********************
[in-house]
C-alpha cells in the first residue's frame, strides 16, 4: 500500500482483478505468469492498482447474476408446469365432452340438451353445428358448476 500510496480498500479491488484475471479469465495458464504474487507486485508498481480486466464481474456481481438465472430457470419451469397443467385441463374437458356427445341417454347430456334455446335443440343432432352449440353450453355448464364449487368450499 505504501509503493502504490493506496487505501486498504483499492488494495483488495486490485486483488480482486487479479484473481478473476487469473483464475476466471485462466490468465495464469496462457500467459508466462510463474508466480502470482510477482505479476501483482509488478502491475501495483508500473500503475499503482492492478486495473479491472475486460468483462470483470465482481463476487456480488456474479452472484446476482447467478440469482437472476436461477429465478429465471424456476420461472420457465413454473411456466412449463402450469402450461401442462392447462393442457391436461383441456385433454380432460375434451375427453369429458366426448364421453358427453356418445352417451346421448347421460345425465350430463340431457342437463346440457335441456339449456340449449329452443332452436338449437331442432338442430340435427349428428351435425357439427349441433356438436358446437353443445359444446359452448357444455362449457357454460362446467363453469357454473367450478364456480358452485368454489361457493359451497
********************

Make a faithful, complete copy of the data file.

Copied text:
[in-house]
C-alpha cells in the first residue's frame, strides 16, 4: 500500500482483478505468469492498482447474476408446469365432452340438451353445428358448476 500510496480498500479491488484475471479469465495458464504474487507486485508498481480486466464481474456481481438465472430457470419451469397443467385441463374437458356427445341417454347430456334455446335443440343432432352449440353450453355448464364449487368450499 505504501509503493502504490493506496487505501486498504483499492488494495483488495486490485486483488480482486487479479484473481478473476487469473483464475476466471485462466490468465495464469496462457500467459508466462510463474508466480502470482510477482505479476501483482509488478502491475501495483508500473500503475499503482492492478486495473479491472475486460468483462470483470465482481463476487456480488456474479452472484446476482447467478440469482437472476436461477429465478429465471424456476420461472420457465413454473411456466412449463402450469402450461401442462392447462393442457391436461383441456385433454380432460375434451375427453369429458366426448364421453358427453356418445352417451346421448347421460345425465350430463340431457342437463346440457335441456339449456340449449329452443332452436338449437331442432338442430340435427349428428351435425357439427349441433356438436358446437353443445359444446359452448357444455362449457357454460362446467363453469357454473367450478364456480358452485368454489361457493359451497